This is where the voting starts. Any community member with at least 150 reputation may vote, but candidates are not allowed to vote for themselves. You get one vote per candidate in the same manner as a question or answer. There are no comments allowed.
    [...]
    After 4 days the top 10 nominees by vote advance to the election phase.

  3. 4 days (or 8 if Primary was skipped)

    Lastly, comes the election phase. Once again any user with 150 reputation or more is allowed to vote; unlike the Primary phase candidates are allowed to vote for themselves. Once again, no comments are allowed and the candidates are displayed in a random order.
    [...]
    Each community member gets 3 votes, 1st choice, 2nd choice and 3rd choice. Any number of these 3 votes can be used. Votes are tallied using the Meek STV method.

To get an idea about what each phase entails for candidates and voters you can look at the answer from @MonicaCellio to the question What are the current goals of each of the election phases? The nomination allows candidates to present themselves and voters to familiarize themselves with the candidates. The primary allows candidates to elaborate on their views in Meta discussions, comments and the chat, while the voters can ask specific questions to sort the top 10 out. In the election the voters decide which people should become newly appointed mods.

If you are thinking about nominating yourself you can check your so-called "candidate score" before submitting your nomination with this SEDE query. The candidate score is calculated by checking your reputation (1 point per 1k reputation up to a maximum of 20) and different badges for moderating (8 badges), editing (6 badges) and participation (6 badges), which leads to a total of 40 points you can achieve at most. This score will be displayed next to your profile when submitting your nomination. You can find your userID when going to your profile and checking the URL in your browsers address bar which is "blabla/users/yourUserID/yourUserName" with yourUserID being the ID you have to Enter into the field under the query on SEDE. In my case the userID is 28789 for example.

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  • $\begingroup$ Thanks! So the mods decide how many new mods they will 'recruit' and the community selects them? $\endgroup$ – ArtificialSoul Jul 3 '18 at 12:29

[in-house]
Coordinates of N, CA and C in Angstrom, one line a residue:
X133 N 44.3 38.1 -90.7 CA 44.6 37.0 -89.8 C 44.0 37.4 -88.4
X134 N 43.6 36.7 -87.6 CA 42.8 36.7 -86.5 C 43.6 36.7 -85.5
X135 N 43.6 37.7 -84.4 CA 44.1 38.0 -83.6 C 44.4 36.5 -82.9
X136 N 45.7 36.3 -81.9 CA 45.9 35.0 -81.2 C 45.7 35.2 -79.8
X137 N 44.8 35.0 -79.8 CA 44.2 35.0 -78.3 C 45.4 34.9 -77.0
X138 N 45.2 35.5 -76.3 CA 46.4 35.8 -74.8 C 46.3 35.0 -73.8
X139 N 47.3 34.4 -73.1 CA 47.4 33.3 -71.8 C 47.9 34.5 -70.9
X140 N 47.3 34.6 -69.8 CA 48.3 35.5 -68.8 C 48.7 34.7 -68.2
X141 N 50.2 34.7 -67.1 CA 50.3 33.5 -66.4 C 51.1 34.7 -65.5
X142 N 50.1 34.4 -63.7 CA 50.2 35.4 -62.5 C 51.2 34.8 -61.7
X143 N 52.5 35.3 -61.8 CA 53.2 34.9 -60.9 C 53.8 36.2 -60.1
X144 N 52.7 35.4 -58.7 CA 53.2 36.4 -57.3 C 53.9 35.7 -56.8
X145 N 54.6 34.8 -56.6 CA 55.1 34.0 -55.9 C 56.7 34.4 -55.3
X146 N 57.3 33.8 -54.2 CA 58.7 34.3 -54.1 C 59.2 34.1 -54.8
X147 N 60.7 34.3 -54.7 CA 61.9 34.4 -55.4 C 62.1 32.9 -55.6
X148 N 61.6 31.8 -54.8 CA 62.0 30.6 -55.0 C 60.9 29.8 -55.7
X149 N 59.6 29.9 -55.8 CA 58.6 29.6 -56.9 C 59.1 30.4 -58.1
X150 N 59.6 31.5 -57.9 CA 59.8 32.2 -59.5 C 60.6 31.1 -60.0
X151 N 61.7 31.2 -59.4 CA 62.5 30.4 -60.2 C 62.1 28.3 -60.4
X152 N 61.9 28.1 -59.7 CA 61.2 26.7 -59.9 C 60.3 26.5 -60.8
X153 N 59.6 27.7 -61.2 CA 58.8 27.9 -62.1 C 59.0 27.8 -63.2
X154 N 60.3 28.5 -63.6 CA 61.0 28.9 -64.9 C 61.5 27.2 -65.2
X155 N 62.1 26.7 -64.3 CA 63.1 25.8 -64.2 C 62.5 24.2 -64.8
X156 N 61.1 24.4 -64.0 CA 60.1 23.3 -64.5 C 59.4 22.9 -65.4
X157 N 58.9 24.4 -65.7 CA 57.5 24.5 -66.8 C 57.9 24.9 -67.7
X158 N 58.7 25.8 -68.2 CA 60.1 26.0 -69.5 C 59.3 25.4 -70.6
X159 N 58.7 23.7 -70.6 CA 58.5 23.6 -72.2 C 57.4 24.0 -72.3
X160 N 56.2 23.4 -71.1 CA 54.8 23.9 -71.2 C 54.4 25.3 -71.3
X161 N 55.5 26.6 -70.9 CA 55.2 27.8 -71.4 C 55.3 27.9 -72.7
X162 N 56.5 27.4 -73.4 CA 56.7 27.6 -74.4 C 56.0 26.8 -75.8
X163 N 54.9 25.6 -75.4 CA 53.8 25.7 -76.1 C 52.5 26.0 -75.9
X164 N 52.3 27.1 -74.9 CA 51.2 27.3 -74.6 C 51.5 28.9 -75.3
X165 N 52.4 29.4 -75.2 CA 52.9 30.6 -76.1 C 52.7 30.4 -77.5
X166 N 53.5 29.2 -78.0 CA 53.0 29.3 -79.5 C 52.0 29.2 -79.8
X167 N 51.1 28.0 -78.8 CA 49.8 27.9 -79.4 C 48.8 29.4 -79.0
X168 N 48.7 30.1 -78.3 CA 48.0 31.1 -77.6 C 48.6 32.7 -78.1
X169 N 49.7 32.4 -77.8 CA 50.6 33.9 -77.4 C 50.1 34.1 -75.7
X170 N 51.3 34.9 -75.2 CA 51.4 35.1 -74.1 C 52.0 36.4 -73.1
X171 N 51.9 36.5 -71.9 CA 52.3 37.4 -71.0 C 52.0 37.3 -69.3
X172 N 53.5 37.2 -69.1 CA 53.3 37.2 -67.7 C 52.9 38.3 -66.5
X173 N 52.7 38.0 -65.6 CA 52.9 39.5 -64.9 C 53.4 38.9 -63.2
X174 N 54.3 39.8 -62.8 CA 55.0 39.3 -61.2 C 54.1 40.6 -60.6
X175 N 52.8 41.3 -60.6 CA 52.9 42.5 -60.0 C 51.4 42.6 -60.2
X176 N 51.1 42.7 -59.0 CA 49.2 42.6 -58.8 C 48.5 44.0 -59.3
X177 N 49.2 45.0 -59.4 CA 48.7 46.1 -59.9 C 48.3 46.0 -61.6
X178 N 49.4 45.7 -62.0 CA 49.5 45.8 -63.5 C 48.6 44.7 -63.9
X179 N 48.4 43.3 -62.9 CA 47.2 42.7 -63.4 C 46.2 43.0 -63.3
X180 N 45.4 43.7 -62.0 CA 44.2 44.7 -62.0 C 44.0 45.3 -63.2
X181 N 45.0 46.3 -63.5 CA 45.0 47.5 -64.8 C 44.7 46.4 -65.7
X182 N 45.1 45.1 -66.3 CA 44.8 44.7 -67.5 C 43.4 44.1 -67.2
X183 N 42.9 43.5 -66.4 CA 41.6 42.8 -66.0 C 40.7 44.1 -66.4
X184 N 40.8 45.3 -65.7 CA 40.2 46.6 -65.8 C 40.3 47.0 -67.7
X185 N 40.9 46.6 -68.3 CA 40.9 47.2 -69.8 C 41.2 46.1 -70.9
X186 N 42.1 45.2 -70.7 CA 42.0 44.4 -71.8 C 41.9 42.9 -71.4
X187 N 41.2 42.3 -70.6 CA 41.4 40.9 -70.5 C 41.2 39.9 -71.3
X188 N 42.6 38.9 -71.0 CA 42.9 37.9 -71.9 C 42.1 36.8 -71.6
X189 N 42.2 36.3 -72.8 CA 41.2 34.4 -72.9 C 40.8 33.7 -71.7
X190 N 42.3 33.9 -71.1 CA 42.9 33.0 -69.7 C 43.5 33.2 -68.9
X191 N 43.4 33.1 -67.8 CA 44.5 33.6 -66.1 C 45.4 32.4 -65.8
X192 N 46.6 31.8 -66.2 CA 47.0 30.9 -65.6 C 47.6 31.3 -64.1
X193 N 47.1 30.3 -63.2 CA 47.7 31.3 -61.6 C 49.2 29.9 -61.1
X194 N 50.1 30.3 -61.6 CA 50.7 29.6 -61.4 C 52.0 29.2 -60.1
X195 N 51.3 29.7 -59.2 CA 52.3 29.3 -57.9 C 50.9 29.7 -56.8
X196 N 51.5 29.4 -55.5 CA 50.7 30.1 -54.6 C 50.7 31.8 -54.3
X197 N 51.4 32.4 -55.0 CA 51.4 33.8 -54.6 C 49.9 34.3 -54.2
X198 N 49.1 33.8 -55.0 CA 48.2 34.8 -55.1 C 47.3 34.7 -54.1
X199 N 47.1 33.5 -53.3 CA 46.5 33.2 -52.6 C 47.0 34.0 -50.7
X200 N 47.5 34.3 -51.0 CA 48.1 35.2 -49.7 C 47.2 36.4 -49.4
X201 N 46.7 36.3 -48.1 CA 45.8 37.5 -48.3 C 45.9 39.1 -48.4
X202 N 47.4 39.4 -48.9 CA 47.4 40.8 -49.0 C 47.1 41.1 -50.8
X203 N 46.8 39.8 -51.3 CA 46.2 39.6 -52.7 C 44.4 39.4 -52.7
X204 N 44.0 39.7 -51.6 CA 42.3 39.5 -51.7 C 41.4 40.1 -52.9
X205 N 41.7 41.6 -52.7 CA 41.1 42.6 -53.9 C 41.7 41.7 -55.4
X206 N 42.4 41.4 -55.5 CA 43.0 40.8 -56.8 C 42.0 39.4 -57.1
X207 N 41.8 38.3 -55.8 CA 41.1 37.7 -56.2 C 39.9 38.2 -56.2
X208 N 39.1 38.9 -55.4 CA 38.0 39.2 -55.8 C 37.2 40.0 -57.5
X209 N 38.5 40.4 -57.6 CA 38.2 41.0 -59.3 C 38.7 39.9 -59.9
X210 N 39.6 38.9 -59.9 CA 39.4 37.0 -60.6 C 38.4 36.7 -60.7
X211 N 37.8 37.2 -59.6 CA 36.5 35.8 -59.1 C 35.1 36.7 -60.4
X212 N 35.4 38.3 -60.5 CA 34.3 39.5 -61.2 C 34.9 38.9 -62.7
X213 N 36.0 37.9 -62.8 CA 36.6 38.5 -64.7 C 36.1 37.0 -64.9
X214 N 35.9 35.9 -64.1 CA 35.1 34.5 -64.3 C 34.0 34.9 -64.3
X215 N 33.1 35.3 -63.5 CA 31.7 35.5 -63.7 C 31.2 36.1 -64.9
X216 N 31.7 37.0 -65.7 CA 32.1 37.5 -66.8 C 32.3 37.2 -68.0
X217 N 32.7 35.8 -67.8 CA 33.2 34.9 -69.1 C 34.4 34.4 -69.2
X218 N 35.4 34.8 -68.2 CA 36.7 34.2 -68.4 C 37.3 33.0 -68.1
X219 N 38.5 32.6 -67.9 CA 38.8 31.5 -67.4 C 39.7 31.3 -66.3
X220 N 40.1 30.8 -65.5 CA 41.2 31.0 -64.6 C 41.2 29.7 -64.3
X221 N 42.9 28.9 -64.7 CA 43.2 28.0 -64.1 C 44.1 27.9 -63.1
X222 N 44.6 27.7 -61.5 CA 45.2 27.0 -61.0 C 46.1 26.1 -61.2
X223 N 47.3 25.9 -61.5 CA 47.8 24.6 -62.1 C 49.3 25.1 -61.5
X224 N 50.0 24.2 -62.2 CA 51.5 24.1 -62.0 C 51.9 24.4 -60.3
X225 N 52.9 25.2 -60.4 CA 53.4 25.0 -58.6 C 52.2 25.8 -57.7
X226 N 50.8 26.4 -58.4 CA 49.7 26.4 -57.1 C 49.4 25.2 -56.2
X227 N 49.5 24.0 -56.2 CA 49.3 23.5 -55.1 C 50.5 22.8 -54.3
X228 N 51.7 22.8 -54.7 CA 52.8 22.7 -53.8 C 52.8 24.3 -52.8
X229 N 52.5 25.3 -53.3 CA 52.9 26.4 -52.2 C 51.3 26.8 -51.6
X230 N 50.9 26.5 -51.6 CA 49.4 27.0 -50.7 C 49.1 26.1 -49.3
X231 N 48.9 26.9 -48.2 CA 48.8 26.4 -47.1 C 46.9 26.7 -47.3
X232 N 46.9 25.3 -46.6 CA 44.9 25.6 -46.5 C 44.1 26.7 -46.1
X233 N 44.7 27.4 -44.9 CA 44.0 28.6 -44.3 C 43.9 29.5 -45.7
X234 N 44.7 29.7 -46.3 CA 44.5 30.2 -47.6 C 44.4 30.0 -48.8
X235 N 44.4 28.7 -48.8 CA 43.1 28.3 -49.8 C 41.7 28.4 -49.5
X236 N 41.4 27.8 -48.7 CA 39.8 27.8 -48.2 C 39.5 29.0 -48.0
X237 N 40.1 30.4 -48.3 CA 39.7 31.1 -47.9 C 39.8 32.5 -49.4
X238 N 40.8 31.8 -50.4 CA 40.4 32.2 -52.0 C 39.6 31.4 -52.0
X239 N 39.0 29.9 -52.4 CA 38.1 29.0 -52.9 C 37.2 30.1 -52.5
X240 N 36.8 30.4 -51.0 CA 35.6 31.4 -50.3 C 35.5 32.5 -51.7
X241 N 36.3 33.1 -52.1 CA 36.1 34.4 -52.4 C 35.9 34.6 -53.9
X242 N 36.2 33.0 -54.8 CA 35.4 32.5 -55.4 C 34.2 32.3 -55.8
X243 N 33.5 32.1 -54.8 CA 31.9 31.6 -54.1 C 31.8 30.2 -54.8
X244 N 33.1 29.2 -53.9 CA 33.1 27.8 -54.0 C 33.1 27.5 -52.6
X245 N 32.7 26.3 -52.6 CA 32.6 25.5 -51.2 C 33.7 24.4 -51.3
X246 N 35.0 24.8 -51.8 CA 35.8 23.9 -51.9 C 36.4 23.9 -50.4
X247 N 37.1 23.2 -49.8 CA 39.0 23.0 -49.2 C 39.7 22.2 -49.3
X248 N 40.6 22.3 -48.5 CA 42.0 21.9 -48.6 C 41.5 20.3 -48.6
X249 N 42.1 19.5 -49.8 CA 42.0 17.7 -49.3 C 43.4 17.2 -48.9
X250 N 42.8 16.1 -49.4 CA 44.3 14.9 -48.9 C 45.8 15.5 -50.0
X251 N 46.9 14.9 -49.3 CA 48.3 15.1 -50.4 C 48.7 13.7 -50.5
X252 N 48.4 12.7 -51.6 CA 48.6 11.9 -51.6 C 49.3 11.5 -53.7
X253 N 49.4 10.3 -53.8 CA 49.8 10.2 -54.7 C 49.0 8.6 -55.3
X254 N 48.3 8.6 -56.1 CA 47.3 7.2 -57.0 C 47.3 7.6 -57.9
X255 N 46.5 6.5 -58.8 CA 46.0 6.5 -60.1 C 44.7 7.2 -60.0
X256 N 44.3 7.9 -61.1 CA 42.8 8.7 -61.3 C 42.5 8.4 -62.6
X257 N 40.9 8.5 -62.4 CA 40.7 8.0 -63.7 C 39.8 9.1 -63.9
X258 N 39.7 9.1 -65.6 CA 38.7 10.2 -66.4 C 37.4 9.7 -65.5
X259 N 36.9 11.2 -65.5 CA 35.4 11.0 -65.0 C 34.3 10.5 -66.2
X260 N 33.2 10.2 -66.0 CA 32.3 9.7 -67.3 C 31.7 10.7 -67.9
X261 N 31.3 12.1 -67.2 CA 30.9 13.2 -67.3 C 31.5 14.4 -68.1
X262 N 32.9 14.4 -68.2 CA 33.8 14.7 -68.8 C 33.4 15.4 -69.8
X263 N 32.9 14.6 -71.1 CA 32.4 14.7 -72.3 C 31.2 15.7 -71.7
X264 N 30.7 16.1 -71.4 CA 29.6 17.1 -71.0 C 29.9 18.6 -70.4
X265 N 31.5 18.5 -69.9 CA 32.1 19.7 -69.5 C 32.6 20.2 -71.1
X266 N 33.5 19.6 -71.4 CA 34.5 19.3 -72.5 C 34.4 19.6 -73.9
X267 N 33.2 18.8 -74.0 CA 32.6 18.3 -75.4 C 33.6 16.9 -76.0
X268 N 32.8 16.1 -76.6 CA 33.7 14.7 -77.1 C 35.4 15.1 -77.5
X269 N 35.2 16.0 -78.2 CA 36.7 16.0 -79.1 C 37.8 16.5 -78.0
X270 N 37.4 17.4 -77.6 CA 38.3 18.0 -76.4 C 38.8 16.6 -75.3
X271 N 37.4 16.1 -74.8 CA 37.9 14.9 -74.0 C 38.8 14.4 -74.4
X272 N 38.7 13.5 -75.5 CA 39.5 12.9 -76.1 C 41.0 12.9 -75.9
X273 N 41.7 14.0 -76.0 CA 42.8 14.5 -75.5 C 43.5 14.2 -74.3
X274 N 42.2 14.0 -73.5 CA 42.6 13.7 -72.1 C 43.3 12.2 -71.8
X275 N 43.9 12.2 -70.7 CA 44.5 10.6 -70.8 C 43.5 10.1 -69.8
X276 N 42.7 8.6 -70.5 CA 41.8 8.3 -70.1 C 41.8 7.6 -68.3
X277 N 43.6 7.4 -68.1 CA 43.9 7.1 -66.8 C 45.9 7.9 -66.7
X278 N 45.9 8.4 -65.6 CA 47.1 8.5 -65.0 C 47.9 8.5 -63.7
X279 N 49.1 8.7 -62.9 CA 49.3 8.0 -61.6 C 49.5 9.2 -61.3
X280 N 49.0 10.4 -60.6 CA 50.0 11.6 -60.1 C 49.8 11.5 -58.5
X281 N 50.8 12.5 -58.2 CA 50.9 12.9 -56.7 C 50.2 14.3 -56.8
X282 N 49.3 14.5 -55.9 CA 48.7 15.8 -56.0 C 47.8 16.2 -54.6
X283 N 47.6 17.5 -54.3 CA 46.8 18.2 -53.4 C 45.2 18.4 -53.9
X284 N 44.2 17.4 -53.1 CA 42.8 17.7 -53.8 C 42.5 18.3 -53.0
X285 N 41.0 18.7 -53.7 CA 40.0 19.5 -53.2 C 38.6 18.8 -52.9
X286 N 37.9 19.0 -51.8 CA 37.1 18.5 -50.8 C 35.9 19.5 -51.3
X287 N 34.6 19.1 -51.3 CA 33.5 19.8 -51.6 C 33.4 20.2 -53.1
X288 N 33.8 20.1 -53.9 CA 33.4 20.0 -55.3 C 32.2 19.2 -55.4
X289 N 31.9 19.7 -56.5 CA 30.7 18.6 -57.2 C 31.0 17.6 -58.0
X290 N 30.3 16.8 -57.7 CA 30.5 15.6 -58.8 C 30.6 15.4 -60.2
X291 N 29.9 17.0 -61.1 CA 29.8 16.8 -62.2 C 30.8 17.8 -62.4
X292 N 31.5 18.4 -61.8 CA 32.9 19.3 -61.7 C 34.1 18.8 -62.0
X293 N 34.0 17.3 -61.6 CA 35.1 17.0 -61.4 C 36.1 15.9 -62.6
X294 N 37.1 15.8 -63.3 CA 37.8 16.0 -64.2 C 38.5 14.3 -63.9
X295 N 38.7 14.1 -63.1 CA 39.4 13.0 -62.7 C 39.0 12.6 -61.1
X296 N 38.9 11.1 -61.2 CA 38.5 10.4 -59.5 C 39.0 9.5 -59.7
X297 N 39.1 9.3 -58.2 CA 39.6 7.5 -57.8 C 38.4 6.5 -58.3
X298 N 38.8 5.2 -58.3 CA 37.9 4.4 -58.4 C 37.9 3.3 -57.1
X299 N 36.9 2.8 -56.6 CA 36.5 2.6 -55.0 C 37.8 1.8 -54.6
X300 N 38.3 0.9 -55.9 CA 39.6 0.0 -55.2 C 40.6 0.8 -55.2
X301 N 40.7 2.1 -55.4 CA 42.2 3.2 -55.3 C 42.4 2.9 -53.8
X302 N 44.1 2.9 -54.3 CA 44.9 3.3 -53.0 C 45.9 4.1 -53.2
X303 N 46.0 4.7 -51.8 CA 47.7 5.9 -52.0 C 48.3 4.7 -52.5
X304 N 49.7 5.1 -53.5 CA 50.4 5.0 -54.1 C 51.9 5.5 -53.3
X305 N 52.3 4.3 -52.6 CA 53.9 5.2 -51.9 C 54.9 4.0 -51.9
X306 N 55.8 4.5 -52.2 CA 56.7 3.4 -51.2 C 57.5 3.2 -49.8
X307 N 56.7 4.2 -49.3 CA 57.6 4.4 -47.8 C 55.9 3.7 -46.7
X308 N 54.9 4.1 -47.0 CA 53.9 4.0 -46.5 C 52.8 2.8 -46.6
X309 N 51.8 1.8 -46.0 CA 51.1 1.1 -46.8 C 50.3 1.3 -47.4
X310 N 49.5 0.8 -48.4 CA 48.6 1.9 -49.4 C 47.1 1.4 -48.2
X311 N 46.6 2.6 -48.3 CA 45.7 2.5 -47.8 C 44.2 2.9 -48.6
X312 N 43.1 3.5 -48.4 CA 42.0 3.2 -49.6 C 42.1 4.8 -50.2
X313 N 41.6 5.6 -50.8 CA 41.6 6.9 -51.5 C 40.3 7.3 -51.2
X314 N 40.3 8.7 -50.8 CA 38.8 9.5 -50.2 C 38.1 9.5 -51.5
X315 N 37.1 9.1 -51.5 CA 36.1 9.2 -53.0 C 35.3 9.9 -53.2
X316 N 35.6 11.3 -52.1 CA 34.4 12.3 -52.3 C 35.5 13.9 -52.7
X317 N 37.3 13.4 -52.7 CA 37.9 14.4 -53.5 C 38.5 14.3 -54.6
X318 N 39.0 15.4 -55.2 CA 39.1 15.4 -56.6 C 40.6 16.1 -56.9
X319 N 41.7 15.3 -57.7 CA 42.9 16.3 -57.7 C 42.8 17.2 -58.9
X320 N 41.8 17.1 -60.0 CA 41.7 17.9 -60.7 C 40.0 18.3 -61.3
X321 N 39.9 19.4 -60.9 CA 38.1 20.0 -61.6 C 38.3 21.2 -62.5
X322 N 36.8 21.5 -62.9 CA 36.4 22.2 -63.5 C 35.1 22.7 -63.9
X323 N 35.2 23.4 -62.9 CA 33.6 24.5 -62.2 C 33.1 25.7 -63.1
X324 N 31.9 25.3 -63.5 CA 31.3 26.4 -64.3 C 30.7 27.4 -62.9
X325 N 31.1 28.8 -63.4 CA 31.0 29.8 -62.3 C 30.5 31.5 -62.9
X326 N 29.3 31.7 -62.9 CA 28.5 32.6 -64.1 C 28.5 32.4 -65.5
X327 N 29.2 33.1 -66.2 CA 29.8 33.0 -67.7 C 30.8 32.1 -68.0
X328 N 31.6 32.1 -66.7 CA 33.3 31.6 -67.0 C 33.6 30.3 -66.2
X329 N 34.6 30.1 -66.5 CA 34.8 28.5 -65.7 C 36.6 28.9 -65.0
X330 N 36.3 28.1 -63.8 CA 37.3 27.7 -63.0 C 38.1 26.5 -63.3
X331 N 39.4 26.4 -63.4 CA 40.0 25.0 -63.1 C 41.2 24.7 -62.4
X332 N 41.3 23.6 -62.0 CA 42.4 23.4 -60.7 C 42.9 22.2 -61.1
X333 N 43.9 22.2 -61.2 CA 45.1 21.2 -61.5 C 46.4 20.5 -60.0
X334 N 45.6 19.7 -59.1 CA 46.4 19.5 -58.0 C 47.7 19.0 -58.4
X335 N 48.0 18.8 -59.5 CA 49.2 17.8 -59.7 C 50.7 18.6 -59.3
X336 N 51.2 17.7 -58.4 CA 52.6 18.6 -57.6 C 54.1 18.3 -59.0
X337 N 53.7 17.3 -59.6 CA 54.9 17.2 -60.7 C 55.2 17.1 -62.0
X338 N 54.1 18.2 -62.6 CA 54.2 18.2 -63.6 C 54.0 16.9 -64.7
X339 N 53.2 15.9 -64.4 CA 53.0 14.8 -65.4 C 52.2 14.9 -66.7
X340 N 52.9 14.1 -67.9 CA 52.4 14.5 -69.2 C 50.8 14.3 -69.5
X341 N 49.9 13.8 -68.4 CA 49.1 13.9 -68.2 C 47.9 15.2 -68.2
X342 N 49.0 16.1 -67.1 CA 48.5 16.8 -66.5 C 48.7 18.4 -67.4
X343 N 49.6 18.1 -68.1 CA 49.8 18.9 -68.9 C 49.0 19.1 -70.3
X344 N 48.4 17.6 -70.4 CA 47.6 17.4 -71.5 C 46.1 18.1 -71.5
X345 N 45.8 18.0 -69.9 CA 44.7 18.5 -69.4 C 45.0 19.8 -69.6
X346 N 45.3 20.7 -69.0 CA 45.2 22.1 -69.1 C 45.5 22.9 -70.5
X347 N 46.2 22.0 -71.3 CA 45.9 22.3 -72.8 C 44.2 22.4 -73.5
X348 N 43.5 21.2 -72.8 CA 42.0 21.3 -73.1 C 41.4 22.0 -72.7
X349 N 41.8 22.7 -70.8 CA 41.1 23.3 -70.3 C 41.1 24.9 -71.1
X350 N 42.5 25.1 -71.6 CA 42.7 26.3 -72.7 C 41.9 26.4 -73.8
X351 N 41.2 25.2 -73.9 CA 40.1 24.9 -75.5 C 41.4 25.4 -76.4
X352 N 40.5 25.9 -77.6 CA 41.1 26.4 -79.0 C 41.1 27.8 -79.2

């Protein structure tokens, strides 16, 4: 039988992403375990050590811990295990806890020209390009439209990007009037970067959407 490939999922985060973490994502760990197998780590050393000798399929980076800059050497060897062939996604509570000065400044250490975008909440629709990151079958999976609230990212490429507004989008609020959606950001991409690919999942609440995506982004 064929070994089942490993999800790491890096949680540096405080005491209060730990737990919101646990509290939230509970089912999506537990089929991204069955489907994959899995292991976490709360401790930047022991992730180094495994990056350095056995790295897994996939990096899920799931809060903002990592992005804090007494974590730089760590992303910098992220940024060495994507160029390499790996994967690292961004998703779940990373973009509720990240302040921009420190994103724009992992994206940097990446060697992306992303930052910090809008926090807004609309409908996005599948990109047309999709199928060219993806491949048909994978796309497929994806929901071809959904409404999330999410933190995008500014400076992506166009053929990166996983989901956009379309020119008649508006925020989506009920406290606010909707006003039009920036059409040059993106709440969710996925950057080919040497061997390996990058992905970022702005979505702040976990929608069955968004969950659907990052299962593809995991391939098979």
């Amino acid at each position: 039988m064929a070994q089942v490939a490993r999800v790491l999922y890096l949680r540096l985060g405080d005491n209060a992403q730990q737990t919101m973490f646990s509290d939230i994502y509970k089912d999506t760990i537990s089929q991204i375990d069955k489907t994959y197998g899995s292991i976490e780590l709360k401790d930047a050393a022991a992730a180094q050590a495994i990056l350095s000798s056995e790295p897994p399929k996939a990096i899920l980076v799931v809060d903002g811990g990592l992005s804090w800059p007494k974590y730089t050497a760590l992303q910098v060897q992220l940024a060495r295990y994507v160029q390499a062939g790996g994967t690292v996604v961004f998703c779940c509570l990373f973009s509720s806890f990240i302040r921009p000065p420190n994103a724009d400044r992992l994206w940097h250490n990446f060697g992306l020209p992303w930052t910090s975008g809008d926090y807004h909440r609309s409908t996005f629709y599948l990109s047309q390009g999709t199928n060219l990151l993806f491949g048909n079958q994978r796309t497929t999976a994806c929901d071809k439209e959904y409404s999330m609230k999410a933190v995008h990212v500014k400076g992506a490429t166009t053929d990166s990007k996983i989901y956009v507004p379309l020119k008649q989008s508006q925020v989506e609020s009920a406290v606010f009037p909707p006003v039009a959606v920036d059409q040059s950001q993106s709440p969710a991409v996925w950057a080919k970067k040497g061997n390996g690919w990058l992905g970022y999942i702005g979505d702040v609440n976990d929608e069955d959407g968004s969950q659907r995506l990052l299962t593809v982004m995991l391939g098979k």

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    $\begingroup$ @ArtificialSoul The point of a moderator election is for the community to choose who they want to see as diamond moderators. The existing moderation team generally makes a request to the community managers for an election for some given number of new moderators, and makes a case for that (based on a variety of factors, including workload), but the ultimate decision of how many slots (and thus how many new moderators are elected), if indeed any election at all, is in the hands of Stack Exchange employees. The very first election for a site is a special case, but not all that different. $\endgroup$ – a CVn Jul 3 '18 at 12:33
  • $\begingroup$ It might be worth adding the Candidate Score SEDE Query into this answer so that candidates are aware of their score before self-nominating. Ideally, candidates should know enough to find this before nominating, but you know.... $\endgroup$ – user10945 Jul 3 '18 at 13:09
  • $\begingroup$ @Snow Thanks, I added a paragraph with the link. $\endgroup$ – Secespitus Jul 3 '18 at 13:16
  • $\begingroup$ No problem. But don't tell them how to use it, it's a test in itself.... :D $\endgroup$ – user10945 Jul 3 '18 at 13:20
  • $\begingroup$ @Snow The people who have read this answer up to that point have passed the test already :D $\endgroup$ – Secespitus Jul 3 '18 at 13:21
  • $\begingroup$ Also of possible interest (but not yet updated for the new timing of questionnaires): meta.stackexchange.com/q/253342/162102. $\endgroup$ – Monica Cellio Jul 3 '18 at 14:39
  • $\begingroup$ Nice answer @MonicaCellio, I added a paragraph. $\endgroup$ – Secespitus Jul 3 '18 at 14:50
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    $\begingroup$ Solid answer, its like you are running for mod or something :D $\endgroup$ – James Jul 3 '18 at 15:39